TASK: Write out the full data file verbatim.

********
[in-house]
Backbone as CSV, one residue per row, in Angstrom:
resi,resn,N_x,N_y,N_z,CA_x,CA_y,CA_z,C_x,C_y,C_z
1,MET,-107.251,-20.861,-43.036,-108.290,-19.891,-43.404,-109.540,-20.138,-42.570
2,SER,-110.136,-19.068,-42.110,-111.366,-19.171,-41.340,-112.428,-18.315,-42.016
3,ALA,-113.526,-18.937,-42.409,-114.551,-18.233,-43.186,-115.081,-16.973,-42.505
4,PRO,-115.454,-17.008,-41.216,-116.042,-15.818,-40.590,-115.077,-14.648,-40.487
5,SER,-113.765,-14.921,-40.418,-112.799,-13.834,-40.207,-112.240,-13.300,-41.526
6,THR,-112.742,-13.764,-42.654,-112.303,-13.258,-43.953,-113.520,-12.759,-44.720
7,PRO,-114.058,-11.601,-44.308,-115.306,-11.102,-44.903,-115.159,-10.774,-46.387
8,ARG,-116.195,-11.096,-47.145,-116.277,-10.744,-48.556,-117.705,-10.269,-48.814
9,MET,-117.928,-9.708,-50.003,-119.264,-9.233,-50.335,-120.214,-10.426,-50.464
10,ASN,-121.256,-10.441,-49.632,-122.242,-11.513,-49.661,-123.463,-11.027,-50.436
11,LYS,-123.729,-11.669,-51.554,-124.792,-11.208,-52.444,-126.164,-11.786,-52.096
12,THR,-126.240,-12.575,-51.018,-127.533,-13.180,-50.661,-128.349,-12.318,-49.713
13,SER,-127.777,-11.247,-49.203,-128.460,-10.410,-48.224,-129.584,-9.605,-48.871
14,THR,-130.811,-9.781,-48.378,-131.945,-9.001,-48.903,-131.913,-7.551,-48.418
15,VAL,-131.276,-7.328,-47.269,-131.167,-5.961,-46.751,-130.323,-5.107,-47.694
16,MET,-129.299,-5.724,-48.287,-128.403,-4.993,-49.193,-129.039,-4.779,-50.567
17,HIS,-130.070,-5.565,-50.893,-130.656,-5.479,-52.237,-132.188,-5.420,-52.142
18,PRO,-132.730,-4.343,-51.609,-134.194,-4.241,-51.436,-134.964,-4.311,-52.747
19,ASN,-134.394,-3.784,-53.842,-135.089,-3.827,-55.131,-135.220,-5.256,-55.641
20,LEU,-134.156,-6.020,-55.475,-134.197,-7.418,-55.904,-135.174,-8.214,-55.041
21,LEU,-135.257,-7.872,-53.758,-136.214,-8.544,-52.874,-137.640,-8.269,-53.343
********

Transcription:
[in-house]
Backbone as CSV, one residue per row, in Angstrom:
resi,resn,N_x,N_y,N_z,CA_x,CA_y,CA_z,C_x,C_y,C_z
1,MET,-107.251,-20.861,-43.036,-108.290,-19.891,-43.404,-109.540,-20.138,-42.570
2,SER,-110.136,-19.068,-42.110,-111.366,-19.171,-41.340,-112.428,-18.315,-42.016
3,ALA,-113.526,-18.937,-42.409,-114.551,-18.233,-43.186,-115.081,-16.973,-42.505
4,PRO,-115.454,-17.008,-41.216,-116.042,-15.818,-40.590,-115.077,-14.648,-40.487
5,SER,-113.765,-14.921,-40.418,-112.799,-13.834,-40.207,-112.240,-13.300,-41.526
6,THR,-112.742,-13.764,-42.654,-112.303,-13.258,-43.953,-113.520,-12.759,-44.720
7,PRO,-114.058,-11.601,-44.308,-115.306,-11.102,-44.903,-115.159,-10.774,-46.387
8,ARG,-116.195,-11.096,-47.145,-116.277,-10.744,-48.556,-117.705,-10.269,-48.814
9,MET,-117.928,-9.708,-50.003,-119.264,-9.233,-50.335,-120.214,-10.426,-50.464
10,ASN,-121.256,-10.441,-49.632,-122.242,-11.513,-49.661,-123.463,-11.027,-50.436
11,LYS,-123.729,-11.669,-51.554,-124.792,-11.208,-52.444,-126.164,-11.786,-52.096
12,THR,-126.240,-12.575,-51.018,-127.533,-13.180,-50.661,-128.349,-12.318,-49.713
13,SER,-127.777,-11.247,-49.203,-128.460,-10.410,-48.224,-129.584,-9.605,-48.871
14,THR,-130.811,-9.781,-48.378,-131.945,-9.001,-48.903,-131.913,-7.551,-48.418
15,VAL,-131.276,-7.328,-47.269,-131.167,-5.961,-46.751,-130.323,-5.107,-47.694
16,MET,-129.299,-5.724,-48.287,-128.403,-4.993,-49.193,-129.039,-4.779,-50.567
17,HIS,-130.070,-5.565,-50.893,-130.656,-5.479,-52.237,-132.188,-5.420,-52.142
18,PRO,-132.730,-4.343,-51.609,-134.194,-4.241,-51.436,-134.964,-4.311,-52.747
19,ASN,-134.394,-3.784,-53.842,-135.089,-3.827,-55.131,-135.220,-5.256,-55.641
20,LEU,-134.156,-6.020,-55.475,-134.197,-7.418,-55.904,-135.174,-8.214,-55.041
21,LEU,-135.257,-7.872,-53.758,-136.214,-8.544,-52.874,-137.640,-8.269,-53.343